The Abbott Laboratories plant in Michigan, which was at the center of the nation’s baby formula crisis, has stopped production again.
Production of its EleCare specialty formula was stopped after severe storms in southwestern Michigan flooded areas of its Sturgis, Michigan plant.
This is the same plant that forced Abbott to issue a recall of some of its formulas in February due to contamination issues.
The closure of the Sturgis facility, the largest in the U.S. and source of leading brands like Similac, exacerbated the industry-wide baby formula shortage. For several months, parents and caregivers have been scrambling as shelves increasingly become more barren. Meanwhile, retailers were forced to put purchasing limits on the product to try and curtail stockpiling.
The company, which has notified the U.S. Food and Drug Administration, said the incident will likely delay production and distribution of the infant formula for a few weeks.
“Abbott has ample existing supply of EleCare and most of its specialty and metabolic formulas to meet needs for these products until new product is available,” according a statement.
“Once the plant is re-sanitized and production resumes, we will again begin EleCare production, followed by specialty and metabolic formulas. In parallel, we will work to restart Similac production at the plant as soon as possible,” the statement continued.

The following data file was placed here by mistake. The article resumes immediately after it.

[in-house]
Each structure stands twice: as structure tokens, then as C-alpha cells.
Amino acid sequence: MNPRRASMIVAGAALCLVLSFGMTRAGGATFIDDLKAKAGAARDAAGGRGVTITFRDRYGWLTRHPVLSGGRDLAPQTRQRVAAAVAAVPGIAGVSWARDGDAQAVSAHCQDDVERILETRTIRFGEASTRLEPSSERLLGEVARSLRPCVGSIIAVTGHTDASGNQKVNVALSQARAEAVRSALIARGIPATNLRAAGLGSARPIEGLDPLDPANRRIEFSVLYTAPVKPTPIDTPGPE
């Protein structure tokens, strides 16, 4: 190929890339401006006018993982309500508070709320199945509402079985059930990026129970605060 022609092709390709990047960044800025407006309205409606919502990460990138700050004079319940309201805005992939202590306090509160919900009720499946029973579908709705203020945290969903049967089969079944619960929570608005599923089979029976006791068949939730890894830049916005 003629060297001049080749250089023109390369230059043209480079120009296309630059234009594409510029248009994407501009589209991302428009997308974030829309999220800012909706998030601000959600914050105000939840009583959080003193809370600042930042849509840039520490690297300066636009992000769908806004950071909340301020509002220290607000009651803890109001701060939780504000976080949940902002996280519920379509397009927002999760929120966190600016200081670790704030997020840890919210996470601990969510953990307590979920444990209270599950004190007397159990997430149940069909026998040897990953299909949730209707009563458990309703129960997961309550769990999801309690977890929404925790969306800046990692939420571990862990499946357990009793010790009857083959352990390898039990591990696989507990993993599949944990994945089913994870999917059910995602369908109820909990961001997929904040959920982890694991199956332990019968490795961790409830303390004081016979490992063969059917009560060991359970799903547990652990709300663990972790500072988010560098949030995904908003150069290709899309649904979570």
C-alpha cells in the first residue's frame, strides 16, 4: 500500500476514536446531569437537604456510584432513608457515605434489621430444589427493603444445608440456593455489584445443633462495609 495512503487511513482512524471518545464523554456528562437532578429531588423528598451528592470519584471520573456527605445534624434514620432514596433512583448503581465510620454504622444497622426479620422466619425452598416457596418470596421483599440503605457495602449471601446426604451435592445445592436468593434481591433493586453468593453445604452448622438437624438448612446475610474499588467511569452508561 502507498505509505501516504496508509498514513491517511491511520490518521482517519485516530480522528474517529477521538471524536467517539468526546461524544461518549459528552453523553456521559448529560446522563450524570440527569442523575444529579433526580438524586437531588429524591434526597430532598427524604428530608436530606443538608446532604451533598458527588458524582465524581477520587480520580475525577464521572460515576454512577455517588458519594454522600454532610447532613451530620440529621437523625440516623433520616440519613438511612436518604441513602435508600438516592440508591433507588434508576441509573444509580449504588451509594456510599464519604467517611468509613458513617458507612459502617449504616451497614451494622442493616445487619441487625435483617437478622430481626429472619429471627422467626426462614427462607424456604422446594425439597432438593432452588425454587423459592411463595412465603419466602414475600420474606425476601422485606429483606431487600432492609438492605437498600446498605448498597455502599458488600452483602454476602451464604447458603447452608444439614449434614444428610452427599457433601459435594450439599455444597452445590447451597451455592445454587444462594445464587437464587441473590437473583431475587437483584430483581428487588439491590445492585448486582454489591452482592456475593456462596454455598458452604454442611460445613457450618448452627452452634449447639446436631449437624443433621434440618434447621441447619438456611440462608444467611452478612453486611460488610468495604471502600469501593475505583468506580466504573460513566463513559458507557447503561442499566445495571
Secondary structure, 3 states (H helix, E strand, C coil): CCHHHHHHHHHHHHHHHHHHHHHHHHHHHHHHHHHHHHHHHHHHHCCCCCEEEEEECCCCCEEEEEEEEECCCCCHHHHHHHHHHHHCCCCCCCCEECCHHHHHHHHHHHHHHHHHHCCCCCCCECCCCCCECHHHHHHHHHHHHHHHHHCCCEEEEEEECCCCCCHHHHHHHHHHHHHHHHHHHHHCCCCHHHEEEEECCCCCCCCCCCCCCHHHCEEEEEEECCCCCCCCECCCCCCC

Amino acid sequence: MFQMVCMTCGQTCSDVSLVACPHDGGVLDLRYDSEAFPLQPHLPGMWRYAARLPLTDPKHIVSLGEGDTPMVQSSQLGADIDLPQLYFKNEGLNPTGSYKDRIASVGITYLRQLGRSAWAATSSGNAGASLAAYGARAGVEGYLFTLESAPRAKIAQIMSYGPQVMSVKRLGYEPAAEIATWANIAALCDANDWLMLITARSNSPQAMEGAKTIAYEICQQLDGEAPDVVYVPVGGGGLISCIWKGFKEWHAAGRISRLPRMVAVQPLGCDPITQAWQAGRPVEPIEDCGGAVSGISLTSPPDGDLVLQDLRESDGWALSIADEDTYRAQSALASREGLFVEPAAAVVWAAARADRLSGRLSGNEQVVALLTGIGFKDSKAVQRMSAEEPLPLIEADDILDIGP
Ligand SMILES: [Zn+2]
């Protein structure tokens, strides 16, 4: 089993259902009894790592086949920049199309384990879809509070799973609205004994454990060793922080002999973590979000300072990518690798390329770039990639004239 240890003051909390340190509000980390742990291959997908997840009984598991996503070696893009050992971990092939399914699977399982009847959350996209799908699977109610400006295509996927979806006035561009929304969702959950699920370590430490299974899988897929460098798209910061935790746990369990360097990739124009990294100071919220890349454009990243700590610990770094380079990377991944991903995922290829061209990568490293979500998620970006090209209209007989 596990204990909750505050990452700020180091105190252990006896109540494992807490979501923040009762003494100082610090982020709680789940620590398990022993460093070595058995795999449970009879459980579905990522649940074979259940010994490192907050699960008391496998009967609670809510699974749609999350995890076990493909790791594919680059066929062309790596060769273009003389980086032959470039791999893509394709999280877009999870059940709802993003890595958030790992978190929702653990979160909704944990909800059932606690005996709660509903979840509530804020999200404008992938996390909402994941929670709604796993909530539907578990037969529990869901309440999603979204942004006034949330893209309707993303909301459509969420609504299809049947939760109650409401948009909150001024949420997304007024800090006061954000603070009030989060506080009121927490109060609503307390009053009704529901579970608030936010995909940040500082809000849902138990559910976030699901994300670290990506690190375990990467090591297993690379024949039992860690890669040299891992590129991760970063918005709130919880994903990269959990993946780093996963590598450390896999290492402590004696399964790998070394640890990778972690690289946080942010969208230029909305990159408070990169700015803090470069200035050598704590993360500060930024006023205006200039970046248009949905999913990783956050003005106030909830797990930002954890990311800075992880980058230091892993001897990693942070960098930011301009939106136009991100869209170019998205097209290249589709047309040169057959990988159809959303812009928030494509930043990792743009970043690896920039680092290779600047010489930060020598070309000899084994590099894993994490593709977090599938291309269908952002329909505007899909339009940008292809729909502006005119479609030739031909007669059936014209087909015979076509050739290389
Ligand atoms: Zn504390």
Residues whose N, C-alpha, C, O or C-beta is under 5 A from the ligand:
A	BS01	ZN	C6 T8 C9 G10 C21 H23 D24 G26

U.S. Food and Drug Administration Commissioner Dr. Robert Califf responded to the issue on Twitter Wednesday night writing, “Today, we were made aware of the weather-related situation at Abbott’s Sturgis, Mich. facility. I personally spoke to the CEO tonight and we discussed our shared desire to get the facility up and running again as quickly as possible.”
Califf went on to call the situation an “unfortunate setback” and reassured consumers that “the all-of-government work to increase supply means we’ll have more than enough product to meet current demand.”
“Abbott has been exceeding the monthly quantity of formula that it produced in 2021 – all while the Sturgis facility is out of production. Other producers also continue to make formula at higher-than-average rates, and we continue to exercise flexibility to import add’l formula,” Califf added. “This means that the total amount of formula available, even before the Sturgis plant is back in production, exceeds the demand for formula prior to the recall.”
Califf said Abbott will report its progress repairing the plant to the FDA in the coming days. The FDA will then return to the plant to ensure it can restart production safely.
“Making sure that parents and caregivers have access to both safe and available infant formula remains a top priority for the FDA, and our teams are working night and day to help make that happen,” Califf said.
Abbott is only one of four companies, including Gerber, Perrigo and Reckitt, that produce an estimated 90% of U.S. formula.
FOX Business’ Daniella Genovese and Reuters contributed to this report.